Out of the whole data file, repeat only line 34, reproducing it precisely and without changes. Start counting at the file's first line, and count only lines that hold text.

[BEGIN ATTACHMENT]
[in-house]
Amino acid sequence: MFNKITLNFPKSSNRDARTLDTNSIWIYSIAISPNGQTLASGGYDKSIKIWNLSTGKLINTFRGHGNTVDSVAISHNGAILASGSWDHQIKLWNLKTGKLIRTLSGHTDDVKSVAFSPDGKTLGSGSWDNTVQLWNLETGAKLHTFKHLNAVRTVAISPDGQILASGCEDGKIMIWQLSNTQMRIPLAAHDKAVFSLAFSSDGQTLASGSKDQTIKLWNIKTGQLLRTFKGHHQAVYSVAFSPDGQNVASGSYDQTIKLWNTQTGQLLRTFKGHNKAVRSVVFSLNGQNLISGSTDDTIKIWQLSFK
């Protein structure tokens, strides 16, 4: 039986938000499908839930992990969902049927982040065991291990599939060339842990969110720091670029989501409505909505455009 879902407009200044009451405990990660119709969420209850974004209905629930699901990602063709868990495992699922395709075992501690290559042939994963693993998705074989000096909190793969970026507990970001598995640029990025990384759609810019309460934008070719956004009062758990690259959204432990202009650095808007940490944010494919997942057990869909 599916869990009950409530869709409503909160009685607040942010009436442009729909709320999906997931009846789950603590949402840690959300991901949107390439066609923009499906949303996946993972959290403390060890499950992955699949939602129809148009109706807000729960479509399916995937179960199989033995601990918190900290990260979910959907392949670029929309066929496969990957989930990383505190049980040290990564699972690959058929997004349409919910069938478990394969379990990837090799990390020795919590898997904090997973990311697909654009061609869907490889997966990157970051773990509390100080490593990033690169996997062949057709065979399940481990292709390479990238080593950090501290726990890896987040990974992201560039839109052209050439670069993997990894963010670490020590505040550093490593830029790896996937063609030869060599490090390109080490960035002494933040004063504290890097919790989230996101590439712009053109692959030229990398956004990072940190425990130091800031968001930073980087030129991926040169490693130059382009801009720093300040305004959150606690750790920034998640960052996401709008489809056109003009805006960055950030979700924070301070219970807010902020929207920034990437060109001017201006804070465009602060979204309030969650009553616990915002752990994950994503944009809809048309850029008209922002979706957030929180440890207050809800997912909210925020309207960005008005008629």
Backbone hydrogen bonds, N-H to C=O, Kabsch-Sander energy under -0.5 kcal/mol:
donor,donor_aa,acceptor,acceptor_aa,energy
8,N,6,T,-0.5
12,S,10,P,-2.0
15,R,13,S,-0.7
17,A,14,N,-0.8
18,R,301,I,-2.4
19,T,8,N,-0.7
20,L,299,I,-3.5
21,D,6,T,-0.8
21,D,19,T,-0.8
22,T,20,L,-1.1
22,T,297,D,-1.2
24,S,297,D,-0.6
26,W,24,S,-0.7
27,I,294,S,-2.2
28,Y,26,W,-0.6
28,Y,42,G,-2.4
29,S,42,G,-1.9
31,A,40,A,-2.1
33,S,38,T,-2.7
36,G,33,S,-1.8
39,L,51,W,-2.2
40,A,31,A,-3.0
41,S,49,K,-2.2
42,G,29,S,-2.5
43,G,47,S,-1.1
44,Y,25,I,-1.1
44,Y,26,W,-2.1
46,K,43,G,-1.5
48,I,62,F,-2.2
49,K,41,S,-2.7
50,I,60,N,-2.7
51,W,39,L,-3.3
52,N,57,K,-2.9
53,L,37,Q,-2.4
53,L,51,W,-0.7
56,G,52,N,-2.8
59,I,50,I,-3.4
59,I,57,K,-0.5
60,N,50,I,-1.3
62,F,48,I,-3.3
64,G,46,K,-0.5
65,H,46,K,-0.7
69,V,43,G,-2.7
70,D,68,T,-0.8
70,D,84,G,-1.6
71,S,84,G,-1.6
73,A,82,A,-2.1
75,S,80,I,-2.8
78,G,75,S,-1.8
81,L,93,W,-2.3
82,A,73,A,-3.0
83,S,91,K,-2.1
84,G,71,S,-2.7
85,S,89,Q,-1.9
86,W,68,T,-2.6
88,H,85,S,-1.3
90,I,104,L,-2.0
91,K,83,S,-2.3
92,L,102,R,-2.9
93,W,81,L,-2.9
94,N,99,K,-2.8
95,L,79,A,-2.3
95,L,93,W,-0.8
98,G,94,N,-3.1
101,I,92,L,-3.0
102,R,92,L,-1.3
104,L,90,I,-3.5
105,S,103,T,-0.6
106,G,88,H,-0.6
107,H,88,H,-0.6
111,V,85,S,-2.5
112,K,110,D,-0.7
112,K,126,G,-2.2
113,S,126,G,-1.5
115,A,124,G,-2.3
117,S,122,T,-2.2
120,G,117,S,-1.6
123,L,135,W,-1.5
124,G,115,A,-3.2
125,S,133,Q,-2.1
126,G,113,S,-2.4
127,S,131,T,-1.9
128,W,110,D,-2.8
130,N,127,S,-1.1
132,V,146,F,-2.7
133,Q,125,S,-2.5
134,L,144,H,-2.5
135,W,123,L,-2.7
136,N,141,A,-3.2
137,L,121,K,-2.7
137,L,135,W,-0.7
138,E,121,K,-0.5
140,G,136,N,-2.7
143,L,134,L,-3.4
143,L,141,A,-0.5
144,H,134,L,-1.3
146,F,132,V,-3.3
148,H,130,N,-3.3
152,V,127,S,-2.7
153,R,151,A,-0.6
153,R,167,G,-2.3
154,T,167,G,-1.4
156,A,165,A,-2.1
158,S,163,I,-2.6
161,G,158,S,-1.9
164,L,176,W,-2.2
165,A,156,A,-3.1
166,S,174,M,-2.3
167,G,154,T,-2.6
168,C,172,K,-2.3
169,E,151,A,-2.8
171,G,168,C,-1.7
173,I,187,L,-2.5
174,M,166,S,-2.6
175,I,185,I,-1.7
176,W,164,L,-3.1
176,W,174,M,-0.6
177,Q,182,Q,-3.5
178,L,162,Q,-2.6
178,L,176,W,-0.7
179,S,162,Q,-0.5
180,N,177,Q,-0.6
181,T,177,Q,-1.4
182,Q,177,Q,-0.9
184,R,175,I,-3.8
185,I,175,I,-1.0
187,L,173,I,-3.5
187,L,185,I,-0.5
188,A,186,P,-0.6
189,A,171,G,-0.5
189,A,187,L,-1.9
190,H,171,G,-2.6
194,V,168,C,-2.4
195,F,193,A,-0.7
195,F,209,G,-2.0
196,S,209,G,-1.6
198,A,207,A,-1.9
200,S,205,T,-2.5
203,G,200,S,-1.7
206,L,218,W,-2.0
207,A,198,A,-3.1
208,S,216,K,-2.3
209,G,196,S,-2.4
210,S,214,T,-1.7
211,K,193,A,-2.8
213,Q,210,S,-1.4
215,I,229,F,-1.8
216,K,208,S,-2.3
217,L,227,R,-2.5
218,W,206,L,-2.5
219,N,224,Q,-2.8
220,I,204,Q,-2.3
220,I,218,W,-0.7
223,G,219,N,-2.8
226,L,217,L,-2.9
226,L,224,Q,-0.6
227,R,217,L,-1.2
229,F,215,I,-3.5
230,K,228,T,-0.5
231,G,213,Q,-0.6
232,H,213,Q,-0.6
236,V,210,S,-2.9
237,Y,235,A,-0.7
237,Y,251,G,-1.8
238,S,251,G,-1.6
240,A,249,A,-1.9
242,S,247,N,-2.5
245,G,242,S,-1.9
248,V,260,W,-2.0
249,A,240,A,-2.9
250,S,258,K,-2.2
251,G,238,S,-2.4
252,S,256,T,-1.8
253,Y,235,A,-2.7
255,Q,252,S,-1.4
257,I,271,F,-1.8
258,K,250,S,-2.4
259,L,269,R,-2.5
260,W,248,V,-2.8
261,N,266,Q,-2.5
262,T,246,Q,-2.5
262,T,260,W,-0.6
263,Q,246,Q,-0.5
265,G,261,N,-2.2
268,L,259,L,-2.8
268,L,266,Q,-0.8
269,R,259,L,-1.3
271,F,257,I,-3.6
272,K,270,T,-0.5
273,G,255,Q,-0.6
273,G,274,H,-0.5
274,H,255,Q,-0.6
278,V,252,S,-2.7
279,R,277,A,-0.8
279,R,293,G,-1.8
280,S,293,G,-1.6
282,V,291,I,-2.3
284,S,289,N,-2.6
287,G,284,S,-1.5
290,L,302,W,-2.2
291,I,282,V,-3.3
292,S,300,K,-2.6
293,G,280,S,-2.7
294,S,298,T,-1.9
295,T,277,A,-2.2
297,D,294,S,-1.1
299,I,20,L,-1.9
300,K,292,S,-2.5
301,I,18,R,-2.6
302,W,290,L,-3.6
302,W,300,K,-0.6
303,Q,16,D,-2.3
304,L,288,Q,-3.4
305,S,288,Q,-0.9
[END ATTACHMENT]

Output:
48,I,62,F,-2.2